This morning, I've been reading blog posts written for Leadership Day 09 and have found some great insights so far. First, Lesley Edwards, the Web-Footed Booklady, asks if any of us have been in meetings where our administrators have shared what they learned on Twitter that day. Ummm, no. I'm not even sure my administrators know what Twitter is, other than something to be feared and therefore blocked. Beth Still, of Nebraska, has written about the benefits of social-networking. I agree that Twitter in particular has revolutionized my PLN. I would also agree that teachers and students who are networked have MANY more learning opportunities each day. Selena Ward emphasizes the point that change in schools cannot happen without the true support of administrators in her "Letter to my Administrator." Kelly Hines suggests that administrators must model leadership through learning by integrating tech tools into daily learning and information sharing.
Another key point came from Joseph Bires in his post "Top 10 Ways to Predict the Future."
So, where does this leave me? I've come up with a short list:
8. Professional Development is a micro NOT a macro process.
Each teacher is responsible for his/her own growth because they are a professional. Each school needs to grow into a “community of practice”. As a leader, you can take ownership of creating that community within your school and create opportunities for collaboration, but you need to make each teacher responsible for his/her own growth. Develop a personal learning network and model how you are growing, but keep the locus of control for professional development on the individual not the school.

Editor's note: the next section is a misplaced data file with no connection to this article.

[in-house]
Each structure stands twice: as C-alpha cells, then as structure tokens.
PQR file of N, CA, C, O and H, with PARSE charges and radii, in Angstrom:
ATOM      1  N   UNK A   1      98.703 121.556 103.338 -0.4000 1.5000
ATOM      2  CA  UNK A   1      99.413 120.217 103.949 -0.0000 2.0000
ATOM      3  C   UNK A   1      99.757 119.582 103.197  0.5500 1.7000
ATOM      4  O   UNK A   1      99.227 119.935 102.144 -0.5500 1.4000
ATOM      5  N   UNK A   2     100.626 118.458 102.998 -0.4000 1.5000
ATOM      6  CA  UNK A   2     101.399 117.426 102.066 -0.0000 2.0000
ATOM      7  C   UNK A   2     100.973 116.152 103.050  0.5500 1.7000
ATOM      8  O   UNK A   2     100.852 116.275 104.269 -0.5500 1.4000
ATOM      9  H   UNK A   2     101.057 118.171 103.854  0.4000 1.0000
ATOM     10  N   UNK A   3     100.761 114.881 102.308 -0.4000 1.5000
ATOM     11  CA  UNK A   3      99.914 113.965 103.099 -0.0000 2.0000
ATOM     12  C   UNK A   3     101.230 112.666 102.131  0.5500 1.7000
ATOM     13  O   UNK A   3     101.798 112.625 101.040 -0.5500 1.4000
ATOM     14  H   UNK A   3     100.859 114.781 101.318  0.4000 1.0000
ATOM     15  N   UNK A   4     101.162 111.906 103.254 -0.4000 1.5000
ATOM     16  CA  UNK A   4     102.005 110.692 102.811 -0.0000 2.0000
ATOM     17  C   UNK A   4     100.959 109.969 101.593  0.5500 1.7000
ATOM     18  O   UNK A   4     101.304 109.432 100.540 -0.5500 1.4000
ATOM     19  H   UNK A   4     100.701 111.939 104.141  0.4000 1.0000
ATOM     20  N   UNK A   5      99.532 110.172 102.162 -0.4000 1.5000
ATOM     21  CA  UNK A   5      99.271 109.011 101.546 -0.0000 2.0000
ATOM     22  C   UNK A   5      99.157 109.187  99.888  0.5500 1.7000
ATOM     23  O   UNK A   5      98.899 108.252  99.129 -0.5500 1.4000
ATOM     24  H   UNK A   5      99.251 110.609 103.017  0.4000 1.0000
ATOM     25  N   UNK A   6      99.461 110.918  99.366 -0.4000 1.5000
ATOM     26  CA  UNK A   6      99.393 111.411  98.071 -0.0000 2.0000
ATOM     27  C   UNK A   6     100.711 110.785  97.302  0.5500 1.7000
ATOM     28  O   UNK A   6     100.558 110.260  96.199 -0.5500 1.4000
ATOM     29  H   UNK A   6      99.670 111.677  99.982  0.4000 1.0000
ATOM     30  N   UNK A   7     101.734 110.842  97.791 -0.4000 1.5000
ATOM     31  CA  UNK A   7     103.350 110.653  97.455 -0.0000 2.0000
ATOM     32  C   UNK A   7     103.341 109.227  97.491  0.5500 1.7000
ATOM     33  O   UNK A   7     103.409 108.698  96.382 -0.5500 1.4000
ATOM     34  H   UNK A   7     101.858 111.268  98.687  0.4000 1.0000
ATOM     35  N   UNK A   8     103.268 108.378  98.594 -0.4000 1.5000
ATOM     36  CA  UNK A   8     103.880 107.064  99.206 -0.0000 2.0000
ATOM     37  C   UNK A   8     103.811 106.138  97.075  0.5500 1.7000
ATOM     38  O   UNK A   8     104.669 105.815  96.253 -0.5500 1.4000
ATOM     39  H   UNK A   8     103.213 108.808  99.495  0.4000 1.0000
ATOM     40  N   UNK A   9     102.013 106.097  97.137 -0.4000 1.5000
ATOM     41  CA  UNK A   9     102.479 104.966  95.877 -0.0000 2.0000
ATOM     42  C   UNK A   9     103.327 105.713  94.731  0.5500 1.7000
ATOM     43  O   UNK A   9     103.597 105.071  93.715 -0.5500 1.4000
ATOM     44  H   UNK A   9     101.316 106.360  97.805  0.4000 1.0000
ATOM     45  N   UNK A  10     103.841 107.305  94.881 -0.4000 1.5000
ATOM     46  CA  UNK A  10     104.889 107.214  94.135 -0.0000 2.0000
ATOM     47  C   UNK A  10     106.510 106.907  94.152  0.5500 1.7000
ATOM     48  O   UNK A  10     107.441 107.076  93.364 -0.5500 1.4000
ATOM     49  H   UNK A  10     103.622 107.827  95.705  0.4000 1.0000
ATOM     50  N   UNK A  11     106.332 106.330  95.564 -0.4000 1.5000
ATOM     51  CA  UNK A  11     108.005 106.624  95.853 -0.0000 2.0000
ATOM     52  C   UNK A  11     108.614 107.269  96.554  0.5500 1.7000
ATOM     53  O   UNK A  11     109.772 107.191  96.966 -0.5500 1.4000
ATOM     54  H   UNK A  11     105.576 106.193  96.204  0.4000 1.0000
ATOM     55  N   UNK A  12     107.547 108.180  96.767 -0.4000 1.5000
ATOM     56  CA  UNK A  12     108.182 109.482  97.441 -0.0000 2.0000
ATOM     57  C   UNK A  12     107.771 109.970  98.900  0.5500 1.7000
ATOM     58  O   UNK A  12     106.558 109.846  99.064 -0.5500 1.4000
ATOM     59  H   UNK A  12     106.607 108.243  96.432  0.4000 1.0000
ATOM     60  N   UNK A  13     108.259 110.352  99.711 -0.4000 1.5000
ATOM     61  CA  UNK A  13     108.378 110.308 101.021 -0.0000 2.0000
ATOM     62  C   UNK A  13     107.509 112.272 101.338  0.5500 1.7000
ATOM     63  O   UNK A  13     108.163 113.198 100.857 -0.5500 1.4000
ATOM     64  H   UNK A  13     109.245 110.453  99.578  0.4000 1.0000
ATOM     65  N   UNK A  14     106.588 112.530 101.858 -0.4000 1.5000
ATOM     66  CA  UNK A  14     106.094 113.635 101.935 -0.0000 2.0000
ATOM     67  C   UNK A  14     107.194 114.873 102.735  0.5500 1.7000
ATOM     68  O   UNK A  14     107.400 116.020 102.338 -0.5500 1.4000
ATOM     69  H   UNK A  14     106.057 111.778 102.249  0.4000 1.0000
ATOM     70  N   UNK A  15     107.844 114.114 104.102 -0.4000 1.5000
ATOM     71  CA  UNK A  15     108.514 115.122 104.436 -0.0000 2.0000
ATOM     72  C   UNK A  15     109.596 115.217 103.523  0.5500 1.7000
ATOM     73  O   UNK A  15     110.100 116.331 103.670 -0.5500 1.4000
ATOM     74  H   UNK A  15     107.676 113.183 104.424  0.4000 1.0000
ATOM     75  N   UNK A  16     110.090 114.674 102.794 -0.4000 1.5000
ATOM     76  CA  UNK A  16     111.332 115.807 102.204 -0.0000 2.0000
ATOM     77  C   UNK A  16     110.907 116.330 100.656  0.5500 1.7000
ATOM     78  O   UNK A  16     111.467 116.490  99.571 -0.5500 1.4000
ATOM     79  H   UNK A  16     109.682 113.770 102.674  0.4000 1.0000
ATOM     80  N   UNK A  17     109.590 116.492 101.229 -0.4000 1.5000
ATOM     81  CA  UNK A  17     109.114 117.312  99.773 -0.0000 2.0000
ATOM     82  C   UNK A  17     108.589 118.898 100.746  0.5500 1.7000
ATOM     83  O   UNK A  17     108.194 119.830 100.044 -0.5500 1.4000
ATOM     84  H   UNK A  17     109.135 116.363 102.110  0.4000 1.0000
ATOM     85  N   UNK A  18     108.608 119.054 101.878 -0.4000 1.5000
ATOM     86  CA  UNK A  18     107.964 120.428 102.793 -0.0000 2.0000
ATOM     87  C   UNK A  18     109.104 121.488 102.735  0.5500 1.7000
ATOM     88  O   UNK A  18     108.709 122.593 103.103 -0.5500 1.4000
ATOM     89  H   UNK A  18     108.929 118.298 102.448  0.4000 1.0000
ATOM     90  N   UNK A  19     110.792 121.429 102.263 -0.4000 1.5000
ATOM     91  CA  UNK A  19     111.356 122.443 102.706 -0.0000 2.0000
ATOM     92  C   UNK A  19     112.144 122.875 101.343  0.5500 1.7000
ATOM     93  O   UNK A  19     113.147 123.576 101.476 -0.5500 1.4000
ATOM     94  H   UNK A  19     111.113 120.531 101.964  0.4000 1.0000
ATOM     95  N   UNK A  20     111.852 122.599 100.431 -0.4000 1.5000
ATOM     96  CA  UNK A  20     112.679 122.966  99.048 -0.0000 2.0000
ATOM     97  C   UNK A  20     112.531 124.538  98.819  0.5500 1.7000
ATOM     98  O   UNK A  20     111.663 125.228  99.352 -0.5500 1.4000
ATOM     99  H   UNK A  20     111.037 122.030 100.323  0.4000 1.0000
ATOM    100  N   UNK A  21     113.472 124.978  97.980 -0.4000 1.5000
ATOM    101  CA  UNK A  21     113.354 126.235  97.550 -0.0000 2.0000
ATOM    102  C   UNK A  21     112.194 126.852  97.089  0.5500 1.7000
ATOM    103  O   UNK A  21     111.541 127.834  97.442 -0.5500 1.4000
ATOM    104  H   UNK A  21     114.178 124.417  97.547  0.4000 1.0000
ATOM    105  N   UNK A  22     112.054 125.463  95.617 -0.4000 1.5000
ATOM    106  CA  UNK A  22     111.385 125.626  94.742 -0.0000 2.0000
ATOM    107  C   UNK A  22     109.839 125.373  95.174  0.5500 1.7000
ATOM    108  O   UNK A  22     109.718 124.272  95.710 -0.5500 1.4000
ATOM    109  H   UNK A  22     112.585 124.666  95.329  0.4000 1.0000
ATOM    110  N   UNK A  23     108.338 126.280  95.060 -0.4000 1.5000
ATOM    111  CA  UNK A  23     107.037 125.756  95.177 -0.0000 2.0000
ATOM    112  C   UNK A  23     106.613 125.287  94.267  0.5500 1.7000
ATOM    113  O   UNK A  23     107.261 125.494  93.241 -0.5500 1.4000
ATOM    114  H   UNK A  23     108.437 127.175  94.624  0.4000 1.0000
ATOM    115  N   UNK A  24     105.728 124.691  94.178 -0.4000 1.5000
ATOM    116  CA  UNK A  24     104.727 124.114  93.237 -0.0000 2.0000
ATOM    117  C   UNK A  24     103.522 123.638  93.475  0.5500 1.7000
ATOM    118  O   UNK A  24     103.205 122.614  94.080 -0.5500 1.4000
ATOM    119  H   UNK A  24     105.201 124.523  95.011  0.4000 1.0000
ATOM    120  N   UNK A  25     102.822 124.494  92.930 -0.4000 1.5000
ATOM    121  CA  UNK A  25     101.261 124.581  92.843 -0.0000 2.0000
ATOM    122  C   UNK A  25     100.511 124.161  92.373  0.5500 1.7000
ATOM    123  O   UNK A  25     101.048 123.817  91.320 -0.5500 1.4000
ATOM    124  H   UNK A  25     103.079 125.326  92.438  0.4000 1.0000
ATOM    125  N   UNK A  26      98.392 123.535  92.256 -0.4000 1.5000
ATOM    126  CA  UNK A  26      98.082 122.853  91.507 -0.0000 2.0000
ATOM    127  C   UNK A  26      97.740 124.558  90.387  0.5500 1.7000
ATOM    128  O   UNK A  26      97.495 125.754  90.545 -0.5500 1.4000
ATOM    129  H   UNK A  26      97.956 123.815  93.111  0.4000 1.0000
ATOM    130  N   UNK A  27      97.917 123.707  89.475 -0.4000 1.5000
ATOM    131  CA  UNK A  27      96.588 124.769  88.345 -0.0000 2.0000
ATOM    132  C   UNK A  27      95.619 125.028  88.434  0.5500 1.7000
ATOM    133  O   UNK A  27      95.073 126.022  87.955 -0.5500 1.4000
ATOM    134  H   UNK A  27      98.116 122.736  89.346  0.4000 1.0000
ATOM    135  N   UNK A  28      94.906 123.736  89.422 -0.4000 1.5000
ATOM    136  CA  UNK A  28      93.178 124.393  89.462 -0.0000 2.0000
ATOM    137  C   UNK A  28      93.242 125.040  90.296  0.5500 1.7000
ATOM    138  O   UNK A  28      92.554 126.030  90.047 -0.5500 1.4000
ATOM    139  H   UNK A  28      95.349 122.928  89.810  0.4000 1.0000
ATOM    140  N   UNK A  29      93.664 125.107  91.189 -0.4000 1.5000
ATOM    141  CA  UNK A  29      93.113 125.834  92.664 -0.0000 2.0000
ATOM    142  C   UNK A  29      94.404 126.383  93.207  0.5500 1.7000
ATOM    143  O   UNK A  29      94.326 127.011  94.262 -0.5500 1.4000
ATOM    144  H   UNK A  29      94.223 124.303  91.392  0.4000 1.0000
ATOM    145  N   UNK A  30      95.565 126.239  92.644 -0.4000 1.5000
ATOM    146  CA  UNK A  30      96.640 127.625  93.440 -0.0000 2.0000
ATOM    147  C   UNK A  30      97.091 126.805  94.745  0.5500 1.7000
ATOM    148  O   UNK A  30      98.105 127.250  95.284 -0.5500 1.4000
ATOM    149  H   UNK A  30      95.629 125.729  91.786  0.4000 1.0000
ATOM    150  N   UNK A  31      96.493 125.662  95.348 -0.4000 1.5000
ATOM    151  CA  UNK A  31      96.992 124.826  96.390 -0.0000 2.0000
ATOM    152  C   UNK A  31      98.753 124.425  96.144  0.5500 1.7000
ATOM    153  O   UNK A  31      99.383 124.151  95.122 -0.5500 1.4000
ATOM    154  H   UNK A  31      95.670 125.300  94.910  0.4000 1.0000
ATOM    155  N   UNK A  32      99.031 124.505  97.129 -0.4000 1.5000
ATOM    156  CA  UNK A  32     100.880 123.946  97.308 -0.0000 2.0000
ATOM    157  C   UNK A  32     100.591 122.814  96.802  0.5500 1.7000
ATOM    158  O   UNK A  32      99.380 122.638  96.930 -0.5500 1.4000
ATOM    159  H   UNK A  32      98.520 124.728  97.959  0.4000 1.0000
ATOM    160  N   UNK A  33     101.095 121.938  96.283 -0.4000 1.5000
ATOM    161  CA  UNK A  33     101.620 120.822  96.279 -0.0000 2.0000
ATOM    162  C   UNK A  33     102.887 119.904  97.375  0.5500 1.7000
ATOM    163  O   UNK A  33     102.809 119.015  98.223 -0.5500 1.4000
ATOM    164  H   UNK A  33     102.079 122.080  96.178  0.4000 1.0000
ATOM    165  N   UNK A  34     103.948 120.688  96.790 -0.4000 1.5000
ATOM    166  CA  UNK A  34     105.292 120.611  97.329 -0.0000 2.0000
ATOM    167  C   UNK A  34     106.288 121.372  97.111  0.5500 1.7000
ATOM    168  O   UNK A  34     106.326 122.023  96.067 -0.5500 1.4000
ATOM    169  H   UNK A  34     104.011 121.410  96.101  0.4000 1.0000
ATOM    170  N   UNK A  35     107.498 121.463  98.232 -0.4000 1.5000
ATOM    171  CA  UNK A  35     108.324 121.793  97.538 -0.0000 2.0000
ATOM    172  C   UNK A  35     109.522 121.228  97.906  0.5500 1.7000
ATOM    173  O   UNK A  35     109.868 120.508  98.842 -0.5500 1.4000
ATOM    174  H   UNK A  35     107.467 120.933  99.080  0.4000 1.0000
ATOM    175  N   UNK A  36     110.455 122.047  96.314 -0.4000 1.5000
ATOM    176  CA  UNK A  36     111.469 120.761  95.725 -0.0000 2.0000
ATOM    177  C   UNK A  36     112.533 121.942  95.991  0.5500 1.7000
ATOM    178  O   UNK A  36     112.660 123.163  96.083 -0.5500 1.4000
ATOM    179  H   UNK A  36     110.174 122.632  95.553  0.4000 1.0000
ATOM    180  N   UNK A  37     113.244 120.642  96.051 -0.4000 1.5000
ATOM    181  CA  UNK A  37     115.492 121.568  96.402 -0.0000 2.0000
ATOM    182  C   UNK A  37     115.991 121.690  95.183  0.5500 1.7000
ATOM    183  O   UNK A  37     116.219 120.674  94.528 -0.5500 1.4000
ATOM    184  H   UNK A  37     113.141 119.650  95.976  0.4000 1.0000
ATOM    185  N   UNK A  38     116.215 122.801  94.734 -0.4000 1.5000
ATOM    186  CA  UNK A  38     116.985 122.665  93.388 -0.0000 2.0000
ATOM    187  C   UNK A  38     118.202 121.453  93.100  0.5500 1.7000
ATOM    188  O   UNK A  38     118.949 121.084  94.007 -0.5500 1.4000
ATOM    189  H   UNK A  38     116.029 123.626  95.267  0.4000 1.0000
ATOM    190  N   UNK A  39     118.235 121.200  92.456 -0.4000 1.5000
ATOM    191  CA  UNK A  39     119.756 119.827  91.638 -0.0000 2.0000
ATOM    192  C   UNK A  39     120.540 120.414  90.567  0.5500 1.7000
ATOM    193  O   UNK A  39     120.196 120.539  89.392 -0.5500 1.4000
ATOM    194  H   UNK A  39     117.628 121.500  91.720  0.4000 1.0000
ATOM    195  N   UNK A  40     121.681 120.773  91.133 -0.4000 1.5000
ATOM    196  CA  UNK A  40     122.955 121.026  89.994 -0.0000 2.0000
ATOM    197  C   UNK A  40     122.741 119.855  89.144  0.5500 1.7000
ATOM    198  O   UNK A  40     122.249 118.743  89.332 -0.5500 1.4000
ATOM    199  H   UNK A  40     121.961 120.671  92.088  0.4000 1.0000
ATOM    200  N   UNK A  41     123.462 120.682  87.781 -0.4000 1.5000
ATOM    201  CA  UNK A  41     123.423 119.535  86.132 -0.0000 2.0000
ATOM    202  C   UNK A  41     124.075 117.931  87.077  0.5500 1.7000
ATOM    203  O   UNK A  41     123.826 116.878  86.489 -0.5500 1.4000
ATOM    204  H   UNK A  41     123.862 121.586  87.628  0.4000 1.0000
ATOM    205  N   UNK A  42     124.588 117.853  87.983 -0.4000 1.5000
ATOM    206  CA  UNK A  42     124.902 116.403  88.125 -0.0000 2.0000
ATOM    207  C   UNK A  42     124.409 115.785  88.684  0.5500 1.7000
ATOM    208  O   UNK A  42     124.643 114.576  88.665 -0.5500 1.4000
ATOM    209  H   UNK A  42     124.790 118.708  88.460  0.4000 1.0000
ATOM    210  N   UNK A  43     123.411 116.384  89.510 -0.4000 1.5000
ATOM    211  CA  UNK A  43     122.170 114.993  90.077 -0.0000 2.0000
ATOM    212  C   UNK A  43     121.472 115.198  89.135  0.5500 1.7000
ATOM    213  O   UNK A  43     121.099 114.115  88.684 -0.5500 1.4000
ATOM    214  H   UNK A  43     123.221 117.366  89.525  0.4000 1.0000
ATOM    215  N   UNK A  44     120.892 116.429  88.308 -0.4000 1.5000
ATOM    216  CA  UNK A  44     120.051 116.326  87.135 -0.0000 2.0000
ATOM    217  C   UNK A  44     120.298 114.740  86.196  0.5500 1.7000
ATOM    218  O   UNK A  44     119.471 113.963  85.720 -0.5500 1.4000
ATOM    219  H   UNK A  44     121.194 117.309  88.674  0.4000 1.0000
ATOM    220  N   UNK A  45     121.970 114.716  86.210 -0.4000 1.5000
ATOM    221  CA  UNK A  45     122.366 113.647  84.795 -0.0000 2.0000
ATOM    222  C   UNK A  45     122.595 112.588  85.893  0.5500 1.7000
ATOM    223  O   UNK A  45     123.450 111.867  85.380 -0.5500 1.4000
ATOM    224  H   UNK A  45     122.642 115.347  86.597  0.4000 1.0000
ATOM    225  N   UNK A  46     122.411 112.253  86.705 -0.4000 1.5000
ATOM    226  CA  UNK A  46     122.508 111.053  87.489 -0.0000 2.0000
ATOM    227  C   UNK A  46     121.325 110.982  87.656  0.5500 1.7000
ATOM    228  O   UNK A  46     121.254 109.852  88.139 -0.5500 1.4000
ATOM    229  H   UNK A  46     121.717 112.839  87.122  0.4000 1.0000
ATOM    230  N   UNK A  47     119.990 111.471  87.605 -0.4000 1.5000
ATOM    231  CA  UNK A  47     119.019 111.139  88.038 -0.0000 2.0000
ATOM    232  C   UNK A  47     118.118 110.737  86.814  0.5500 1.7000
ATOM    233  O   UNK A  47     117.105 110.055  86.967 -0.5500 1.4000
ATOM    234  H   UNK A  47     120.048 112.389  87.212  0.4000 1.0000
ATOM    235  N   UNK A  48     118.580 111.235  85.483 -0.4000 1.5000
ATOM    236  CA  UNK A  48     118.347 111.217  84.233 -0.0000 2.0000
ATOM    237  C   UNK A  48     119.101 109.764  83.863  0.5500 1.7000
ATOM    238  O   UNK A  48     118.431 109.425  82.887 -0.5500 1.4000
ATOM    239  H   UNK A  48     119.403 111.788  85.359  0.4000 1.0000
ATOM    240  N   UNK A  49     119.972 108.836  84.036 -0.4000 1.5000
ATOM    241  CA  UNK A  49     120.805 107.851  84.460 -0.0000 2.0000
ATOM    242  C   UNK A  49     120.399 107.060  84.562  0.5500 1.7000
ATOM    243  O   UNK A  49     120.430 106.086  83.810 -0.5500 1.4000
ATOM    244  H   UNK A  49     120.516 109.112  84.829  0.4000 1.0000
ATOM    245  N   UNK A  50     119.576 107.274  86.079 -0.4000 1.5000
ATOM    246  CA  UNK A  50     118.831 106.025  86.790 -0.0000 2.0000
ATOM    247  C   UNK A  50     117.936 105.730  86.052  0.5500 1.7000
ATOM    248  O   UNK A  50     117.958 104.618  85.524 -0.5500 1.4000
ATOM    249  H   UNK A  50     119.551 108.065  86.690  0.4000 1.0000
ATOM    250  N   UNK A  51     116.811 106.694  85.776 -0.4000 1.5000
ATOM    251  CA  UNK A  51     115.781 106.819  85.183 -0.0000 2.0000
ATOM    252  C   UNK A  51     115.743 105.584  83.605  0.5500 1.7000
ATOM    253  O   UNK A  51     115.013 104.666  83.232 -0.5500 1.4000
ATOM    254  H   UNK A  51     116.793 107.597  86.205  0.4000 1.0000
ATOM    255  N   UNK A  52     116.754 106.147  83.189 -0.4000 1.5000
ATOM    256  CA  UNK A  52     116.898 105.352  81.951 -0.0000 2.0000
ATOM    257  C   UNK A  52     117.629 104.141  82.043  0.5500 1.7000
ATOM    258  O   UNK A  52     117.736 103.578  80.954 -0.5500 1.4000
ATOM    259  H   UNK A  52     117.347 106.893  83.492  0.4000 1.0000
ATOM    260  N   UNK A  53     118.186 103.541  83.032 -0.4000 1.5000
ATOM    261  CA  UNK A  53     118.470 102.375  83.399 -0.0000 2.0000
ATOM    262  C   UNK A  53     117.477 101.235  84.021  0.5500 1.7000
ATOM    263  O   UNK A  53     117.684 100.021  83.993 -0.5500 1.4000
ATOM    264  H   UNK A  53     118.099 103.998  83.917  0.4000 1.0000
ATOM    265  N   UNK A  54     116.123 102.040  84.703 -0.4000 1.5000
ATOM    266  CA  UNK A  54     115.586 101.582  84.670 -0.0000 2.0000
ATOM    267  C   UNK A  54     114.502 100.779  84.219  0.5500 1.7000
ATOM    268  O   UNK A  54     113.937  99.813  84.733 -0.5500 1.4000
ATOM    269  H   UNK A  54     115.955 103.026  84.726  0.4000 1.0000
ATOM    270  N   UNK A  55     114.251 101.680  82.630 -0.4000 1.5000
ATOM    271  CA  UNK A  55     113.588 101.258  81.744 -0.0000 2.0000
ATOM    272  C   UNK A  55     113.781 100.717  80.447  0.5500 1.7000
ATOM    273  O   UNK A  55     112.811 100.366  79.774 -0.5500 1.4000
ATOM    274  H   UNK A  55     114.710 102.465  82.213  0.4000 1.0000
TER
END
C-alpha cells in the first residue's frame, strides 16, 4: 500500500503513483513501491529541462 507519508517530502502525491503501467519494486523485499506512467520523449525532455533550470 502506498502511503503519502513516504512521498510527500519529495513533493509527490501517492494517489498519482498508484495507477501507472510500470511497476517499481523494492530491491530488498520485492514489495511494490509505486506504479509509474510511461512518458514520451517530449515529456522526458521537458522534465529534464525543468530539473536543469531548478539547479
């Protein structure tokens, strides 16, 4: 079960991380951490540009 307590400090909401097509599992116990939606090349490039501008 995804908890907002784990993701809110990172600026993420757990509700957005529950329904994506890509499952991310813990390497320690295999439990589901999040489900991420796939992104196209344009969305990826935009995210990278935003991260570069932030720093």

- Administrators must support their teachers in profession development that is important to the teacher and his/her own learning.
- Administrators must nurture practices that give teachers time to truly collaborate even if that means skipping the day spent going over test scores or learning about the latest in brain research. These might be important, but if you don't have teacher buy-in and teachers don't know HOW to collaborate, what is the point?
- Administrators must model technology use and encourage teachers to do the same. THEN, everyone must talk about how new tools are making their teaching and learning more effective.
- Administrators must be willing to look at how and why students are using technology and support teachers' efforts in using those tools in the classroom. No, it's not always going to be perfect and some students are going to try to take advantage, but we can't throw out the baby with the bath water.
- Administrators must LET GO. Yes, just let go of the desire/need to control everything. Imagine what would happen at the school site became a model of shared power, where teachers were expected to improve their practice in meaningful ways and use technology to help themselves do that. Distributed power is not something to fear. With appropriate leadership teachers will make the right decisions.